Indian’s Union Minister for Science and Technology Harsh Vardhan told the Lok Sabha recently that 2 out of 3 Indians drink milk laced with detergent, urea and paint. Amit Sarwal talks to Delhi-based Rhythma Kaul, Assistant Editor at the Hindustan Times regarding the seriousness of this issue.
Two out of three Indians drink milk laced with not only urea and paint but also detergent and caustic soda, Union Minister for Science and Technology Harsh Vardhan told the Lok Sabha on Wednesday, underscoring the country’s struggle with adulteration of food items by unscrupulous traders.
Vardhan also said over 68% of the milk sold did not conform to standards laid down by India’s food regulator FSSAI.
“These figures, that can be questioned, are from a nationwide survey conducted by the FSSAI in 2011,” says Rhythma Kaul.
According to Rhythma, “this statement is likely to spark an outcry in the world’s largest milk producer, where the drink is used for religious rituals and is a cheap source of protein for millions of vegetarians.”
Last year, a US government report projected an increase in fluid milk consumption by 5% to reach 62.75 million metric tons in India in 2016 based on population growth.
“The adulterants added are very hazardous, and could cause serious diseases. Since milk is commonly consumed in everyday diet, the issue is of grave concern,” the minister said in Parliament.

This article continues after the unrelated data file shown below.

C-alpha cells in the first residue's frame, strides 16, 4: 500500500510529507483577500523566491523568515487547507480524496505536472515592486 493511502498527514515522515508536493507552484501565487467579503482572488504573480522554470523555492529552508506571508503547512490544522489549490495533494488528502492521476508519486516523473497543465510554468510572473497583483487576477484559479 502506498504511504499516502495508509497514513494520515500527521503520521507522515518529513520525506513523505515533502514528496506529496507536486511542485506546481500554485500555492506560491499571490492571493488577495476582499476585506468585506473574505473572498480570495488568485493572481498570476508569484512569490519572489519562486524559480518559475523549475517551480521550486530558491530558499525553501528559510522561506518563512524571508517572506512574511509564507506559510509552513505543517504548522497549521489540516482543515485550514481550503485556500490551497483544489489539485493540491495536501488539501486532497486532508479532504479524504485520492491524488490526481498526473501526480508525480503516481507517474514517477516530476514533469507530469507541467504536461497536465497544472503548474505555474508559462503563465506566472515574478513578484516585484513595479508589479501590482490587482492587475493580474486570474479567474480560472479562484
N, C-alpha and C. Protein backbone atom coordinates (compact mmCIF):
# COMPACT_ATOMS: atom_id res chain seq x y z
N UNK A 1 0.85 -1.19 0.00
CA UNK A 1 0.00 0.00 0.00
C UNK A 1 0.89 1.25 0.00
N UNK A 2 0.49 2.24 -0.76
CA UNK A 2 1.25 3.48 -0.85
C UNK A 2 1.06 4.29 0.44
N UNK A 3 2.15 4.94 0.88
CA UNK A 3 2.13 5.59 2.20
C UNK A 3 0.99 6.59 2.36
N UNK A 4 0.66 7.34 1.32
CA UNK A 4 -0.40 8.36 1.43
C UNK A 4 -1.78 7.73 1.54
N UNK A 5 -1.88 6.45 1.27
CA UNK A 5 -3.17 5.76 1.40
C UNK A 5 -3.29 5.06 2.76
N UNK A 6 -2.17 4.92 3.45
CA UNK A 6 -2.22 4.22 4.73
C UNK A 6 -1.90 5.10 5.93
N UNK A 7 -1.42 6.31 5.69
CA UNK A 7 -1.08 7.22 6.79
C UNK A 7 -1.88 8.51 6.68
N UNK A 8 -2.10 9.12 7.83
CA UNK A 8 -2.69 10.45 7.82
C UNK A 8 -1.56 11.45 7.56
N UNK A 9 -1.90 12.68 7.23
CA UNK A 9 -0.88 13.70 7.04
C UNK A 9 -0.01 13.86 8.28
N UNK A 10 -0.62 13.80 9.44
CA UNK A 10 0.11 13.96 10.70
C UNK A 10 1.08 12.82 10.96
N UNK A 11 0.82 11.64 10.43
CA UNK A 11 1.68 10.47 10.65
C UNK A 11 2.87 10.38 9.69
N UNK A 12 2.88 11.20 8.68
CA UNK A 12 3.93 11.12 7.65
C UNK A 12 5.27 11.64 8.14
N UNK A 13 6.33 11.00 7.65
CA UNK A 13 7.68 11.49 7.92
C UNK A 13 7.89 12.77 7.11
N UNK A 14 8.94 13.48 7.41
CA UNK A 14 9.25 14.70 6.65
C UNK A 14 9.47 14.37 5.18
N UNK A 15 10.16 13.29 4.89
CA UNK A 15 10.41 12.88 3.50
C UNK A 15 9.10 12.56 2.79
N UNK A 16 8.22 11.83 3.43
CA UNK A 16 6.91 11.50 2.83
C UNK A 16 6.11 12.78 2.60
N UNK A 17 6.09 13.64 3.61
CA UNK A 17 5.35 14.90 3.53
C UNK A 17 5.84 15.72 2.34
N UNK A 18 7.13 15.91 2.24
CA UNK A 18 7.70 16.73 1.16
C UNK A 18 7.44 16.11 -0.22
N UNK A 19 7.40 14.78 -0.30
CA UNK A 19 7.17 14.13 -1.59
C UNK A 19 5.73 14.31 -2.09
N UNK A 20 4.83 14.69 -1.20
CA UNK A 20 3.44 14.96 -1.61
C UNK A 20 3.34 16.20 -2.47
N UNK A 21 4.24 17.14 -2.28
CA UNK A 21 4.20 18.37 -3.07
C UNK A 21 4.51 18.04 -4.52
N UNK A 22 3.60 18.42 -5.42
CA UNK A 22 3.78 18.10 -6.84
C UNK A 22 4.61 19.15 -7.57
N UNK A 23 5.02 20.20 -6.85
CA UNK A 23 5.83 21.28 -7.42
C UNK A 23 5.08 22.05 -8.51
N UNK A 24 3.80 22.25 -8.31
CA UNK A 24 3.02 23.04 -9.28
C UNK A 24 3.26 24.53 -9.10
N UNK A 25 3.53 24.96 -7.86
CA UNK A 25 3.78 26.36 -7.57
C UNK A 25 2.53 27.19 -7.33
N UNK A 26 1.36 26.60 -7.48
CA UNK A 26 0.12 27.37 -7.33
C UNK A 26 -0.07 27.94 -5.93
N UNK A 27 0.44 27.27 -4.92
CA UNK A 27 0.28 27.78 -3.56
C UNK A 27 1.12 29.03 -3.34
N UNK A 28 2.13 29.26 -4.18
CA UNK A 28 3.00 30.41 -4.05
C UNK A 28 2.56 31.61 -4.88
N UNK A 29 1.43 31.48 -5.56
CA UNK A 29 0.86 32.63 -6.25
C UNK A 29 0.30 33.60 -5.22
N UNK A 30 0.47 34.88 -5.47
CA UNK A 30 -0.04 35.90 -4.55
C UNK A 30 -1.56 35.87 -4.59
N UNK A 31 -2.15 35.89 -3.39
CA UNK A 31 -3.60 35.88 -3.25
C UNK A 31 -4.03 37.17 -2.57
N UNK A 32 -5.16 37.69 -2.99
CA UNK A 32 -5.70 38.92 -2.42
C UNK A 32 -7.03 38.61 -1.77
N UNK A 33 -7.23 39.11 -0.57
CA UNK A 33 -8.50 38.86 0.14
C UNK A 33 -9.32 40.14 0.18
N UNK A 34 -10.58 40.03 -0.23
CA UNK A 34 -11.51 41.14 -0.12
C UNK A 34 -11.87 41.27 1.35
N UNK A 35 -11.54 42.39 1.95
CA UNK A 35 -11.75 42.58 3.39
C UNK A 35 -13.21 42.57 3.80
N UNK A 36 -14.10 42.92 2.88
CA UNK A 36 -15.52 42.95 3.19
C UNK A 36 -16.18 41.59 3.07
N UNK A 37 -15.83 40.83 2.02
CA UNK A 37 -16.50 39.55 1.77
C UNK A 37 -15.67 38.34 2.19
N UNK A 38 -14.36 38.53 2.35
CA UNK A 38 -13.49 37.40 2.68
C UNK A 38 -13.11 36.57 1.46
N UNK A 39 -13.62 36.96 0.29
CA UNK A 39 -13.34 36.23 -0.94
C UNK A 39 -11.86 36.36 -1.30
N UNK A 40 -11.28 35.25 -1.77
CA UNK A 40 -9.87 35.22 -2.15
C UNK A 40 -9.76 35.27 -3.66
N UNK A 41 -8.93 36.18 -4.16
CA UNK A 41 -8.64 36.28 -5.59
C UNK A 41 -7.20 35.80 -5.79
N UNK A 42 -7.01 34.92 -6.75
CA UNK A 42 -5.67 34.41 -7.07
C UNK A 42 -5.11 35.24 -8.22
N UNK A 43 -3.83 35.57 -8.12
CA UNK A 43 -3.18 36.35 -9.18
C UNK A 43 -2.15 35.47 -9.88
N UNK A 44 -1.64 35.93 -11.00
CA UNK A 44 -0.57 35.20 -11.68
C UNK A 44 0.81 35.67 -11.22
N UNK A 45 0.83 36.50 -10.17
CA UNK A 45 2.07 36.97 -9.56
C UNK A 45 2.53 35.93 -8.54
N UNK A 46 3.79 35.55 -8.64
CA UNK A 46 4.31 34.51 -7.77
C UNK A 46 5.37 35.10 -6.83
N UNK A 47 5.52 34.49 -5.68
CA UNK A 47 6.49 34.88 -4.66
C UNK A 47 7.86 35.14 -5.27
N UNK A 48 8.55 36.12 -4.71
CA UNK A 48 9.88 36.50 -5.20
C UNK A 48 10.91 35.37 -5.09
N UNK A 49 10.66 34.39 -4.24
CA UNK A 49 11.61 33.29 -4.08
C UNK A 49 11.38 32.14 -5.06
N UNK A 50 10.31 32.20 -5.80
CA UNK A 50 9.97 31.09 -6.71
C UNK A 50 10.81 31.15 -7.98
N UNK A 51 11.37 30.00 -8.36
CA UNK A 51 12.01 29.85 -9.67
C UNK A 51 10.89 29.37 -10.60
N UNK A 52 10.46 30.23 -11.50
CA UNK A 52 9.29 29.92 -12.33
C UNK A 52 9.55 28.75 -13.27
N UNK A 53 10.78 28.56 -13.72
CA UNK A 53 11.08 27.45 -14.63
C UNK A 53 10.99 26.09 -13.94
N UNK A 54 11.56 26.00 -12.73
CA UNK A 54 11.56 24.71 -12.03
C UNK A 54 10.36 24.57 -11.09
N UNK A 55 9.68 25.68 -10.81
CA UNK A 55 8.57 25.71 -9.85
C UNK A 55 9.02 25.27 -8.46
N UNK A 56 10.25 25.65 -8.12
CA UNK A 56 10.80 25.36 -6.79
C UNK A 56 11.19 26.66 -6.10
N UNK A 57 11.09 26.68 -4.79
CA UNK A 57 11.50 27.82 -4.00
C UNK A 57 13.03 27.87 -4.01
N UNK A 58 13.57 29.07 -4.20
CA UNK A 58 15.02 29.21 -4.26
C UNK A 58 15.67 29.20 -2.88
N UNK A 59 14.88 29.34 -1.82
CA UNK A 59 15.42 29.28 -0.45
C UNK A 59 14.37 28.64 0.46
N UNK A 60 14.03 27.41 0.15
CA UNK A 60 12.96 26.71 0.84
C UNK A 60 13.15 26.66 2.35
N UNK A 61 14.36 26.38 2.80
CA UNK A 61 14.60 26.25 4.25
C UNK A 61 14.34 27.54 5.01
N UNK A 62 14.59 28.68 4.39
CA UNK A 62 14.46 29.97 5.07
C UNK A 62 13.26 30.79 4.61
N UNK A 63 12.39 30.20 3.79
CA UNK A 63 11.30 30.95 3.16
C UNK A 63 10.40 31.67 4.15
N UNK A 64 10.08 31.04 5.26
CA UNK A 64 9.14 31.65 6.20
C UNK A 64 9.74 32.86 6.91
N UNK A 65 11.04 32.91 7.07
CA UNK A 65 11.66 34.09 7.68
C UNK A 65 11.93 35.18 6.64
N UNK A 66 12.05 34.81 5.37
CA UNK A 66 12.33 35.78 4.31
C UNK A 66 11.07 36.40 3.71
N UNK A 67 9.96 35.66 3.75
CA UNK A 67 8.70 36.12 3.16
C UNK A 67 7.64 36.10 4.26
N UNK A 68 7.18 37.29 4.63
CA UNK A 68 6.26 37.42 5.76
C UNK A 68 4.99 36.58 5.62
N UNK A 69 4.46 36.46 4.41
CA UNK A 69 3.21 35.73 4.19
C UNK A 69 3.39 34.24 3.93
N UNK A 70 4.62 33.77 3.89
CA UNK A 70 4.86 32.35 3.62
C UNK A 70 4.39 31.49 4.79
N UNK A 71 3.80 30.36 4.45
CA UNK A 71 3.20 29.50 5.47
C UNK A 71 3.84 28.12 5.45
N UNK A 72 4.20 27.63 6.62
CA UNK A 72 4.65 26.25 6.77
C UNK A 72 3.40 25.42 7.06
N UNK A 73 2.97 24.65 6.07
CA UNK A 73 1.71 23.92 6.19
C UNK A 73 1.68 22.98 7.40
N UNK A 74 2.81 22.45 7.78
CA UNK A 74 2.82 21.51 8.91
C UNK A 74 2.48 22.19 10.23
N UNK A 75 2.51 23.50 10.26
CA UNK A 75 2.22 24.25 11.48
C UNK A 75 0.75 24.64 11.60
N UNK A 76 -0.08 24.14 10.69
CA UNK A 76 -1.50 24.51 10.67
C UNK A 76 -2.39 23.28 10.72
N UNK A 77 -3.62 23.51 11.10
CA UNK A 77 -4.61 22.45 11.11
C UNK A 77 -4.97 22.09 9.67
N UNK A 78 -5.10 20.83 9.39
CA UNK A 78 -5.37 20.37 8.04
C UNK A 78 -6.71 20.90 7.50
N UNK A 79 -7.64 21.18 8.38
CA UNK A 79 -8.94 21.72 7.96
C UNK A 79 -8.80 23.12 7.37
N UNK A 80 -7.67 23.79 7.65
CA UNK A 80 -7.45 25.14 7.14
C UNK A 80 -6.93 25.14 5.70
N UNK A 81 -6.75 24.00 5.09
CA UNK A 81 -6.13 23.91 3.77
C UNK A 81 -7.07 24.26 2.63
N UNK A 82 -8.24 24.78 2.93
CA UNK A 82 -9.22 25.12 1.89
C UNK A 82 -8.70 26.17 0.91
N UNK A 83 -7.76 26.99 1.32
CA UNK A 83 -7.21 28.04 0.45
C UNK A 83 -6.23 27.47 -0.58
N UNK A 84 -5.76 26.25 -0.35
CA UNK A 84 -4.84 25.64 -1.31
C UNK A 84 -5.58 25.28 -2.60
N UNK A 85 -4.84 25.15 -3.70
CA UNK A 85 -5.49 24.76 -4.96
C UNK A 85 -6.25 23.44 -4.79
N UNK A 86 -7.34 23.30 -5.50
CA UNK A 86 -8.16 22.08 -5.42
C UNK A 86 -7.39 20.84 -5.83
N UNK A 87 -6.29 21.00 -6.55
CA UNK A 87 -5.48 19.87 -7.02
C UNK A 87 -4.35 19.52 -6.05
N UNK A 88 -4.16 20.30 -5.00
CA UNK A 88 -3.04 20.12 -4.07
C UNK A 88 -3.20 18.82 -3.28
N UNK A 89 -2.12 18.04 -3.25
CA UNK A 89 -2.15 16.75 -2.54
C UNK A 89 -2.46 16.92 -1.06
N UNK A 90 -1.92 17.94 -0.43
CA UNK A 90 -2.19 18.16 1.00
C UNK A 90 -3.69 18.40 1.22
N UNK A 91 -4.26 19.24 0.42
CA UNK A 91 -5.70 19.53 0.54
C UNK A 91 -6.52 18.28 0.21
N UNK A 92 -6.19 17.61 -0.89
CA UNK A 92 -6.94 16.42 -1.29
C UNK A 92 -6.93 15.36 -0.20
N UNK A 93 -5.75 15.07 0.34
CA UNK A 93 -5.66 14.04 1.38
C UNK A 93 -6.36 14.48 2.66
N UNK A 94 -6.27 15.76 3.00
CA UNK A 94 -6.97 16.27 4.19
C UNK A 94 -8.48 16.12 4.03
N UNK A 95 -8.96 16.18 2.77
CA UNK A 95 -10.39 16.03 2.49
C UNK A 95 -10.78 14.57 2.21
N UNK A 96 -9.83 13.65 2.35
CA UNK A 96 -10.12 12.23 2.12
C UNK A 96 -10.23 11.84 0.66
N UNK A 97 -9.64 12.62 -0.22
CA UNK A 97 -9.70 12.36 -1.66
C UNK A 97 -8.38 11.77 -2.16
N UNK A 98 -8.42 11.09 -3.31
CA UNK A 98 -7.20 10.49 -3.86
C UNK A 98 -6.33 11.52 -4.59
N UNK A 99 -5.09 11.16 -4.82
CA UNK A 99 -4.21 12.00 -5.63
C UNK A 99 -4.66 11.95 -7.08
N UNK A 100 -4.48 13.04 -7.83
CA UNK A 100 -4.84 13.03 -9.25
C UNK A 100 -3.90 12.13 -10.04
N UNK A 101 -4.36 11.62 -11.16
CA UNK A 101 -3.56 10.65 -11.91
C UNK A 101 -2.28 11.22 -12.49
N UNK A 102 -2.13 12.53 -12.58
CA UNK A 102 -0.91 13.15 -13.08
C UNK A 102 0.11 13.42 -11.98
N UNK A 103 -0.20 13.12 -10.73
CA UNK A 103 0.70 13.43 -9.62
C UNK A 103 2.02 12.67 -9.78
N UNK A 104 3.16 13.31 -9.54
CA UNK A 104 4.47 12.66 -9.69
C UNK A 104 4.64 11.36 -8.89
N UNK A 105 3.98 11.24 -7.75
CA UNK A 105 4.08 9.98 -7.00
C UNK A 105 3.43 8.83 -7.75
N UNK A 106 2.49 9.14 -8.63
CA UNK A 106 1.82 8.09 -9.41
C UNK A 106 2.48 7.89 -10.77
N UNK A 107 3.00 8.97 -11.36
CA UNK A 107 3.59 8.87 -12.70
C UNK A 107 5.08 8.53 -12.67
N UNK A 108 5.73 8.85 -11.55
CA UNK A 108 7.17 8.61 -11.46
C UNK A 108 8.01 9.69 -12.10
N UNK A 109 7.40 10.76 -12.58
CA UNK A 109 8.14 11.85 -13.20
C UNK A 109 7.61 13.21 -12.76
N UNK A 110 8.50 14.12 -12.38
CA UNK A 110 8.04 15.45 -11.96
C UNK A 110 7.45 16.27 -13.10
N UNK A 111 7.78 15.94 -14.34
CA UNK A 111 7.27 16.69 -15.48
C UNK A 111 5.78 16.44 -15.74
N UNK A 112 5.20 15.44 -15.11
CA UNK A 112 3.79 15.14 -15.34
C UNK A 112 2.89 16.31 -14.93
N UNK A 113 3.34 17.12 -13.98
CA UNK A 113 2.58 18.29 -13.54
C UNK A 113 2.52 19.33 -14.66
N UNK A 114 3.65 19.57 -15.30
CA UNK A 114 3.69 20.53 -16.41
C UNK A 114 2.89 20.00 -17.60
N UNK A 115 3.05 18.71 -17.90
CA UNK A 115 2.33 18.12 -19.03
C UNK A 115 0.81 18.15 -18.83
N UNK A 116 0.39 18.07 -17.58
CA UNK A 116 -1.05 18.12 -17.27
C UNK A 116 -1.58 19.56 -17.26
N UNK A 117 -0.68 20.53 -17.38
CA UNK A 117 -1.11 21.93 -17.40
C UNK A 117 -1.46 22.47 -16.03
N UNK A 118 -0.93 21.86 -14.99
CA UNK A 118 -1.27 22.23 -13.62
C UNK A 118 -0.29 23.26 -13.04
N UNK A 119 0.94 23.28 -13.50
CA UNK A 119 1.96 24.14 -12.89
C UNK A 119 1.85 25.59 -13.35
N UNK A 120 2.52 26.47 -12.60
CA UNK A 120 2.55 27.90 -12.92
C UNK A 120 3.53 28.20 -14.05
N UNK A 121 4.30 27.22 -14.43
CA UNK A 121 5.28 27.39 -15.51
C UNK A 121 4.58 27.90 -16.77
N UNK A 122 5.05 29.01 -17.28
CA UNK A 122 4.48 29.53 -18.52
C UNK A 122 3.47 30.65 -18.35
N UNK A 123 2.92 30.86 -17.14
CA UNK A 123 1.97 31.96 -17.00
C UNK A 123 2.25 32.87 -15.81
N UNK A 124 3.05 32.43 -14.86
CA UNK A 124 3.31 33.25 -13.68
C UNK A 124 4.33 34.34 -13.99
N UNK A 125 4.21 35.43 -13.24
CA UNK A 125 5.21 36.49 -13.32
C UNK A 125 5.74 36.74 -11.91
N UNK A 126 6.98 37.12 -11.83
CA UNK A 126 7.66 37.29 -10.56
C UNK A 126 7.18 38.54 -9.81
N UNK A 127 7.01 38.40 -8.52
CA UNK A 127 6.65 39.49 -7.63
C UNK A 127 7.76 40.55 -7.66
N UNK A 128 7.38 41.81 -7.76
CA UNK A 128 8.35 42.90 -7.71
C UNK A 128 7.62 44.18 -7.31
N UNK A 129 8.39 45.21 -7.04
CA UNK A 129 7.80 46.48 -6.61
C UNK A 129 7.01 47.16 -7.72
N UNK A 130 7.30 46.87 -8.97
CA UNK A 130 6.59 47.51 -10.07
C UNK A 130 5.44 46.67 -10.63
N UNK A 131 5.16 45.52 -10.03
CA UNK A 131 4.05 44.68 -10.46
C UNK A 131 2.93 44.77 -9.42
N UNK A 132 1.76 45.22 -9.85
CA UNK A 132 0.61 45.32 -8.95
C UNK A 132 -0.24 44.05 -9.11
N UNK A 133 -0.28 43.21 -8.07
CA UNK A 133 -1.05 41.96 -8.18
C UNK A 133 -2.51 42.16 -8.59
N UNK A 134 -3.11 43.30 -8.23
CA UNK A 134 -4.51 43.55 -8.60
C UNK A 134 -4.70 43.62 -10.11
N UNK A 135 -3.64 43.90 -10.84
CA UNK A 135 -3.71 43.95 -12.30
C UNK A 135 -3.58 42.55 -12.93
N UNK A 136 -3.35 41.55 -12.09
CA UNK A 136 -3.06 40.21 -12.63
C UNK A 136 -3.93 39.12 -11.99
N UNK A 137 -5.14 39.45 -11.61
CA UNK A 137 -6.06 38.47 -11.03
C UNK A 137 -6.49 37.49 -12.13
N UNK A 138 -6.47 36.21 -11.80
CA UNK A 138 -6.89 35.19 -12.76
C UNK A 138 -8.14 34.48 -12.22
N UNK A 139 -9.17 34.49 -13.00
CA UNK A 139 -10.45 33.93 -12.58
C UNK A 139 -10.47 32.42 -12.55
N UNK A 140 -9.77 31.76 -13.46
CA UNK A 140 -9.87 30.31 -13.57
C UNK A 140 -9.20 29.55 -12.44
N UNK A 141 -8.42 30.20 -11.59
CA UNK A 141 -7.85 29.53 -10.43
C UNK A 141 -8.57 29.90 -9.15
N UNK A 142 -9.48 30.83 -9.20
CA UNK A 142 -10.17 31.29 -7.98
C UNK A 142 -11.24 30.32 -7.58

A new scanner that can detect adulteration in milk in 40 seconds and identify the adulterant will help in testing milk for safety, he said.
The first-of-its-kind technology has been developed by the Central Electronics Engineering Research Institute in Rajasthan’s Pilani town.
“The innovation represents the first fully Indian concept towards implementation effort in the instrumentation related to milk and dairy, addressing an unmet need,” he said.
Vardhan says - “The adoption and deployment of the innovation in as many villages and milk societies possible would be a step forward in enhancing and implementing the standards and quality of milk.”
Milk is collected from 200,000 villages across India for sale and distribution.